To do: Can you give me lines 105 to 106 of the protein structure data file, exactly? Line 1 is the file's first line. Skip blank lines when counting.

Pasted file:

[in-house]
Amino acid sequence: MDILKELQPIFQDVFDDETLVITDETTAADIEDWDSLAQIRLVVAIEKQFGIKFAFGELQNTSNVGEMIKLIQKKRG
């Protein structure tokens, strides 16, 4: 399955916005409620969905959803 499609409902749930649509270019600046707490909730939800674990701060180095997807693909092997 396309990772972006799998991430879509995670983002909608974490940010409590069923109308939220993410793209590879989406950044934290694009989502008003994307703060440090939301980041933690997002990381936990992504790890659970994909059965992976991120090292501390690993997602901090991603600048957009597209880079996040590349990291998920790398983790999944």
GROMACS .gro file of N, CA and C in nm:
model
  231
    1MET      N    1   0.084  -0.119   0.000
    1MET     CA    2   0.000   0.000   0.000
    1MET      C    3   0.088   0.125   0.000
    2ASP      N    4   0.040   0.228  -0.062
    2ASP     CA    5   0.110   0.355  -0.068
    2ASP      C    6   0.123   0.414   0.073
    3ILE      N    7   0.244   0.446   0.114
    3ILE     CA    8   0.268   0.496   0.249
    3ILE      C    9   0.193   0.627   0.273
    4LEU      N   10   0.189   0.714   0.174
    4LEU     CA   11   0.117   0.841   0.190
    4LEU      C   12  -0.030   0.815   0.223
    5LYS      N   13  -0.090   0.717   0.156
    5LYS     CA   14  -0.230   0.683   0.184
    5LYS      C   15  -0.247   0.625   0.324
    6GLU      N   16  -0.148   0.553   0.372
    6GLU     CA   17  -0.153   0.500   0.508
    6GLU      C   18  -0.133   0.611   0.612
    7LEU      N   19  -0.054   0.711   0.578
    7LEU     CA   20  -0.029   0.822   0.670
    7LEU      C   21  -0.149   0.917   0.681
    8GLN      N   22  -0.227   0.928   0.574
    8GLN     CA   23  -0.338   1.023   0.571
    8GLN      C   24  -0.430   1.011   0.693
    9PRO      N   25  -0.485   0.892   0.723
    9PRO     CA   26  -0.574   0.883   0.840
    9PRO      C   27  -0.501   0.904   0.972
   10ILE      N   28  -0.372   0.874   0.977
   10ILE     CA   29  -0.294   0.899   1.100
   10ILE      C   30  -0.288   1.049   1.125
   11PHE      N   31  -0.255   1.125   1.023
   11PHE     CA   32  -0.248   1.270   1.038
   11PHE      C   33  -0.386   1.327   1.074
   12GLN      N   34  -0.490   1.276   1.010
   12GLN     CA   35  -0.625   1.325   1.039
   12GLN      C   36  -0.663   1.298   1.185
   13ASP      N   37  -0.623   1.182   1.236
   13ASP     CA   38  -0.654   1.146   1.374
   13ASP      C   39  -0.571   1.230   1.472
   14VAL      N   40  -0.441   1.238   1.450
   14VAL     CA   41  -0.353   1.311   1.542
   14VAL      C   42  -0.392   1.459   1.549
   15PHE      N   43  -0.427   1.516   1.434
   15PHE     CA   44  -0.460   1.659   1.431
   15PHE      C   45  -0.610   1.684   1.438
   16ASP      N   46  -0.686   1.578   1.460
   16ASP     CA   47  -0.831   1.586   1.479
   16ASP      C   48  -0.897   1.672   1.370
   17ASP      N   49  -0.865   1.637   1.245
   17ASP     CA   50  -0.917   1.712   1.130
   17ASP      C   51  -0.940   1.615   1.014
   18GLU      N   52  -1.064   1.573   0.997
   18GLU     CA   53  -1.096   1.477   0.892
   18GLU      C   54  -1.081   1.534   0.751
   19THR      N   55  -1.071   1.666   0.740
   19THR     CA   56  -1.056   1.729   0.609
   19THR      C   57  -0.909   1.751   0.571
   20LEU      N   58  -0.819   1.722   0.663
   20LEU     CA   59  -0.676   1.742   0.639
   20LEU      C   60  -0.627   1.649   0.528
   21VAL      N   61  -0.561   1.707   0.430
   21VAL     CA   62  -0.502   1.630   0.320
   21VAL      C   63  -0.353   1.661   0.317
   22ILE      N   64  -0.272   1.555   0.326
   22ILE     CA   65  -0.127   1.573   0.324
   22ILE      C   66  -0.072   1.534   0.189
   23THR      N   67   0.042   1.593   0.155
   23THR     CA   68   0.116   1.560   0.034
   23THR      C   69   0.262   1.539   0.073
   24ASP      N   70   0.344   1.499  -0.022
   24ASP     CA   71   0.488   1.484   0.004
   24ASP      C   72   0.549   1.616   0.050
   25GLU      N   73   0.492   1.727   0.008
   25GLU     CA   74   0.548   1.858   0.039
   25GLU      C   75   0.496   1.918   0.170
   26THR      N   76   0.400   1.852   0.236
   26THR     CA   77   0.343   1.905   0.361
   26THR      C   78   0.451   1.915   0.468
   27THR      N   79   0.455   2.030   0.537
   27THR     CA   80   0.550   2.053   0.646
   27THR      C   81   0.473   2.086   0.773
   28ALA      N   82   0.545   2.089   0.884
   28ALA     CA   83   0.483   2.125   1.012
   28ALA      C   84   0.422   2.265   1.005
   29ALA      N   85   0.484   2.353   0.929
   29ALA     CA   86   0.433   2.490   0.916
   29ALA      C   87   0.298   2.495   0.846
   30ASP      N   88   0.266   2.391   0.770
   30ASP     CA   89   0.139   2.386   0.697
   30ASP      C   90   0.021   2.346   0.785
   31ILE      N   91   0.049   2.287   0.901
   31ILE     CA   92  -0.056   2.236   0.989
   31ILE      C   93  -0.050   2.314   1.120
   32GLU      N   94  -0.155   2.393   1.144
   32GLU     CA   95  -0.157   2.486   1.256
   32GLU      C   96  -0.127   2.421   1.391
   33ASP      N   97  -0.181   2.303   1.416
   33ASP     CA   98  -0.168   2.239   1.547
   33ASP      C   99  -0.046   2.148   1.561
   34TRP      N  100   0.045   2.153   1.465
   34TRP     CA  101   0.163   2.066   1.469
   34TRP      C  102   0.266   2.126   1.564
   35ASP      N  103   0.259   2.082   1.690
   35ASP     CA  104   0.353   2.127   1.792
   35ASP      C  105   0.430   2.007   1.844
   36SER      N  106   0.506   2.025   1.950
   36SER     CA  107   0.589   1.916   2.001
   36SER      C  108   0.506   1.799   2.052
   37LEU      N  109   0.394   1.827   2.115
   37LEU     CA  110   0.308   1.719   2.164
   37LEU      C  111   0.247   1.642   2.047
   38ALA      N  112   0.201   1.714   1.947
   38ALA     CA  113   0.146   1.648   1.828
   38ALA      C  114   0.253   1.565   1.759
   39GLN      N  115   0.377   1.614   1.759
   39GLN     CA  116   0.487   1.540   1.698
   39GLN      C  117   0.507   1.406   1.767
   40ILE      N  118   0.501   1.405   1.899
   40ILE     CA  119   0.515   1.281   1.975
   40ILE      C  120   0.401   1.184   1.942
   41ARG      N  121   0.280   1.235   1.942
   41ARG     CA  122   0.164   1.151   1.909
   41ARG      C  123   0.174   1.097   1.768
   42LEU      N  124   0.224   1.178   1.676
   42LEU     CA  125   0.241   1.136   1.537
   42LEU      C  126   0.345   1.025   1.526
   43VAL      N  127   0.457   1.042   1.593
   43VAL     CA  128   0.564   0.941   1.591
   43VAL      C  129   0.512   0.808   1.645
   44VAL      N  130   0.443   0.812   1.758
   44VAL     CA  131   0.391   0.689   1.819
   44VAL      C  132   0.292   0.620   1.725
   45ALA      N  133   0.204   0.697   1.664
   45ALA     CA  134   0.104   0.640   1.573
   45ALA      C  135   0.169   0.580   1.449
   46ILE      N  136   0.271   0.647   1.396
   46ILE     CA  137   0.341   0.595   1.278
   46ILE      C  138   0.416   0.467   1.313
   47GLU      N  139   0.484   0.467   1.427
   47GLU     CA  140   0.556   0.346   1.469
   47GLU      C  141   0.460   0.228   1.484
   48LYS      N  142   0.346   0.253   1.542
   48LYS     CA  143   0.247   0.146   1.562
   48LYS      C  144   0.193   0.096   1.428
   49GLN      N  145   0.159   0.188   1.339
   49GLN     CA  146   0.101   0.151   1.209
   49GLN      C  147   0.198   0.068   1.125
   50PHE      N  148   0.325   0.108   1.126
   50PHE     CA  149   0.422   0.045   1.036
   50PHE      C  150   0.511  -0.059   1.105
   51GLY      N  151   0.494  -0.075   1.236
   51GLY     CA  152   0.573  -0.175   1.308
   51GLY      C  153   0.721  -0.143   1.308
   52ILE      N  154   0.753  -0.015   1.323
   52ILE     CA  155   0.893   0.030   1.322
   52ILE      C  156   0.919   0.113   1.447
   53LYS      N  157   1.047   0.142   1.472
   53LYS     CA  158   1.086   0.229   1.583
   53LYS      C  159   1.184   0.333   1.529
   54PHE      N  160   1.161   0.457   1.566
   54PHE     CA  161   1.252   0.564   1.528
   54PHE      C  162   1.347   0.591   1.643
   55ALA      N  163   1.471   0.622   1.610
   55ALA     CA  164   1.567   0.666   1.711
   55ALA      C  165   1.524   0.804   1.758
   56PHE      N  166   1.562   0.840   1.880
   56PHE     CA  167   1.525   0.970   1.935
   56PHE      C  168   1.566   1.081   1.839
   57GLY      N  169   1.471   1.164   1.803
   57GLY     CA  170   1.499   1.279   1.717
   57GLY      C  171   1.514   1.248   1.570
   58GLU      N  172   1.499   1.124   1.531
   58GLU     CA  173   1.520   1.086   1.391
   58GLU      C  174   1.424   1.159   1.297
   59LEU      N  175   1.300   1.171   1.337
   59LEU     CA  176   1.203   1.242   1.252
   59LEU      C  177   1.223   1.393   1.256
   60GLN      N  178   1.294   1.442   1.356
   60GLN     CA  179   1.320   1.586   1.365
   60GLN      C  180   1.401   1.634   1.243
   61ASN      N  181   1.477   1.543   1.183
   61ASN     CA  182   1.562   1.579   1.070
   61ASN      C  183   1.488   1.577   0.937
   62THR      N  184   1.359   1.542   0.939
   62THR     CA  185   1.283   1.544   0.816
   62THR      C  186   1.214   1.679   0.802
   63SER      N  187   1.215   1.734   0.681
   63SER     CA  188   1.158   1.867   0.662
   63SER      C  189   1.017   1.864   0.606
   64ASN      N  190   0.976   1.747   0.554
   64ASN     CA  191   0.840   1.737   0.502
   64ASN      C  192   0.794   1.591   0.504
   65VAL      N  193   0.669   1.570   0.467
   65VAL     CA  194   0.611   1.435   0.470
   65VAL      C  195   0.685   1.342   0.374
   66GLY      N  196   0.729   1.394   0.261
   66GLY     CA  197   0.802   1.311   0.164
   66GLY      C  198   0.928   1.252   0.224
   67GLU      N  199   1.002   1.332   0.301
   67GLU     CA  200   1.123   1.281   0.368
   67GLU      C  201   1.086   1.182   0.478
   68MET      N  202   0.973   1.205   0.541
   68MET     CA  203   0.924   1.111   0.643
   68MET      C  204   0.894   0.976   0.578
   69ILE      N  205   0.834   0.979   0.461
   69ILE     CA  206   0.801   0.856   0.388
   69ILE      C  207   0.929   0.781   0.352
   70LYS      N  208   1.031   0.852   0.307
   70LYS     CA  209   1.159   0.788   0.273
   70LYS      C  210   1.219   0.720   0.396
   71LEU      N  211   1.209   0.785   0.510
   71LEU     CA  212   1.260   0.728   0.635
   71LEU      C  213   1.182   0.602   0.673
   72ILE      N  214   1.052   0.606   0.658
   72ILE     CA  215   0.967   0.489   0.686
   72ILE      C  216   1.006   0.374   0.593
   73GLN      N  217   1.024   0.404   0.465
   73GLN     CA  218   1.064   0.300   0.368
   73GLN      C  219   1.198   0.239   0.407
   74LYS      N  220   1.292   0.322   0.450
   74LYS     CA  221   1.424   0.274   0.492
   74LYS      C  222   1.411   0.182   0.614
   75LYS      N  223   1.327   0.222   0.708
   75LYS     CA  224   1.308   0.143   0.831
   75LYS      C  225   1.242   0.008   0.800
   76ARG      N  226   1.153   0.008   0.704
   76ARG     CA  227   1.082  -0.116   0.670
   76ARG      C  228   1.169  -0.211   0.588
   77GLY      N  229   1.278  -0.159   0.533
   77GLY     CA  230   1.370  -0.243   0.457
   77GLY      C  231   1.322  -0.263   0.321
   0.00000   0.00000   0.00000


   33ASP      C   99  -0.046   2.148   1.561
   34TRP      N  100   0.045   2.153   1.465